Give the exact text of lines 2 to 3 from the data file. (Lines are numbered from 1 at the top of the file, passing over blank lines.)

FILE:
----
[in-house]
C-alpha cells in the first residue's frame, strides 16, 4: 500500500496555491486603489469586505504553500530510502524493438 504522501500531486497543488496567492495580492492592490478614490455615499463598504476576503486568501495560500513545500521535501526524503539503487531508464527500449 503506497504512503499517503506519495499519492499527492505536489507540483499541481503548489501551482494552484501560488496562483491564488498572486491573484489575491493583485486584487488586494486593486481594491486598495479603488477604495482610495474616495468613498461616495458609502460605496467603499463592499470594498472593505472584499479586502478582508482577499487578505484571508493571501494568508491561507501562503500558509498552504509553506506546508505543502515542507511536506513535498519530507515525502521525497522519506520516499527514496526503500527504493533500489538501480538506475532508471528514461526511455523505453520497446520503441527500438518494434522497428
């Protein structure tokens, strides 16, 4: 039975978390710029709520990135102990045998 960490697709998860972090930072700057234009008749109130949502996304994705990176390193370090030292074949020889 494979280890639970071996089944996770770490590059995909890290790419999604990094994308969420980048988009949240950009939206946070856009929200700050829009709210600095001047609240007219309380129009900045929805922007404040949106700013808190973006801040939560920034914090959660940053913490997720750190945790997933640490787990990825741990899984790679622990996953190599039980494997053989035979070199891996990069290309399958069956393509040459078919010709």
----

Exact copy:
C-alpha cells in the first residue's frame, strides 16, 4: 500500500496555491486603489469586505504553500530510502524493438 504522501500531486497543488496567492495580492492592490478614490455615499463598504476576503486568501495560500513545500521535501526524503539503487531508464527500449 503506497504512503499517503506519495499519492499527492505536489507540483499541481503548489501551482494552484501560488496562483491564488498572486491573484489575491493583485486584487488586494486593486481594491486598495479603488477604495482610495474616495468613498461616495458609502460605496467603499463592499470594498472593505472584499479586502478582508482577499487578505484571508493571501494568508491561507501562503500558509498552504509553506506546508505543502515542507511536506513535498519530507515525502521525497522519506520516499527514496526503500527504493533500489538501480538506475532508471528514461526511455523505453520497446520503441527500438518494434522497428
């Protein structure tokens, strides 16, 4: 039975978390710029709520990135102990045998 960490697709998860972090930072700057234009008749109130949502996304994705990176390193370090030292074949020889 494979280890639970071996089944996770770490590059995909890290790419999604990094994308969420980048988009949240950009939206946070856009929200700050829009709210600095001047609240007219309380129009900045929805922007404040949106700013808190973006801040939560920034914090959660940053913490997720750190945790997933640490787990990825741990899984790679622990996953190599039980494997053989035979070199891996990069290309399958069956393509040459078919010709």